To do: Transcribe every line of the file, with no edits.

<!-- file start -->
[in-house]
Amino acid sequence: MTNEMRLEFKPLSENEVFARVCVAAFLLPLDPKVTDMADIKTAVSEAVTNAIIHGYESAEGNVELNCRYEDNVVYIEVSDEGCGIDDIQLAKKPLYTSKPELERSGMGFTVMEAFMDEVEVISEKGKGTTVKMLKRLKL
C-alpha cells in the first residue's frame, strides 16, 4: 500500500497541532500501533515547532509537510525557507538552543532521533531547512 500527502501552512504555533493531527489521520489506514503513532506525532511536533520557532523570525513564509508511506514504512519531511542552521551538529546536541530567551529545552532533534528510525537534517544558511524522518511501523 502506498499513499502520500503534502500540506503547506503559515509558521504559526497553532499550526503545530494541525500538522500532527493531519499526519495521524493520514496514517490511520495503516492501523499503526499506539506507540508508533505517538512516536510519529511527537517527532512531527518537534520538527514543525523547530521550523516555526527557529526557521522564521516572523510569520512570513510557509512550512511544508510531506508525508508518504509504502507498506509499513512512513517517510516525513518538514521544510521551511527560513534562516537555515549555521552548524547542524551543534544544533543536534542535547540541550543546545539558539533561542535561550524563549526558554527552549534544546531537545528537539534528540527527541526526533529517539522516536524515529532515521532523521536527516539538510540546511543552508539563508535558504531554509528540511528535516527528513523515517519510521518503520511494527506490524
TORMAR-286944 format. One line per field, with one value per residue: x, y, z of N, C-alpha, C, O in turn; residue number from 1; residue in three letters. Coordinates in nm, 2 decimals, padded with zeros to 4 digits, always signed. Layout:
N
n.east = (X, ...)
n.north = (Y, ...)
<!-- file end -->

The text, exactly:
[in-house]
Amino acid sequence: MTNEMRLEFKPLSENEVFARVCVAAFLLPLDPKVTDMADIKTAVSEAVTNAIIHGYESAEGNVELNCRYEDNVVYIEVSDEGCGIDDIQLAKKPLYTSKPELERSGMGFTVMEAFMDEVEVISEKGKGTTVKMLKRLKL
C-alpha cells in the first residue's frame, strides 16, 4: 500500500497541532500501533515547532509537510525557507538552543532521533531547512 500527502501552512504555533493531527489521520489506514503513532506525532511536533520557532523570525513564509508511506514504512519531511542552521551538529546536541530567551529545552532533534528510525537534517544558511524522518511501523 502506498499513499502520500503534502500540506503547506503559515509558521504559526497553532499550526503545530494541525500538522500532527493531519499526519495521524493520514496514517490511520495503516492501523499503526499506539506507540508508533505517538512516536510519529511527537517527532512531527518537534520538527514543525523547530521550523516555526527557529526557521522564521516572523510569520512570513510557509512550512511544508510531506508525508508518504509504502507498506509499513512512513517517510516525513518538514521544510521551511527560513534562516537555515549555521552548524547542524551543534544544533543536534542535547540541550543546545539558539533561542535561550524563549526558554527552549534544546531537545528537539534528540527527541526526533529517539522516536524515529532515521532523521536527516539538510540546511543552508539563508535558504531554509528540511528535516527528513523515517519510521518503520511494527506490524
TORMAR-286944 format. One line per field, with one value per residue: x, y, z of N, C-alpha, C, O in turn; residue number from 1; residue in three letters. Coordinates in nm, 2 decimals, padded with zeros to 4 digits, always signed. Layout:
N
n.east = (X, ...)
n.north = (Y, ...)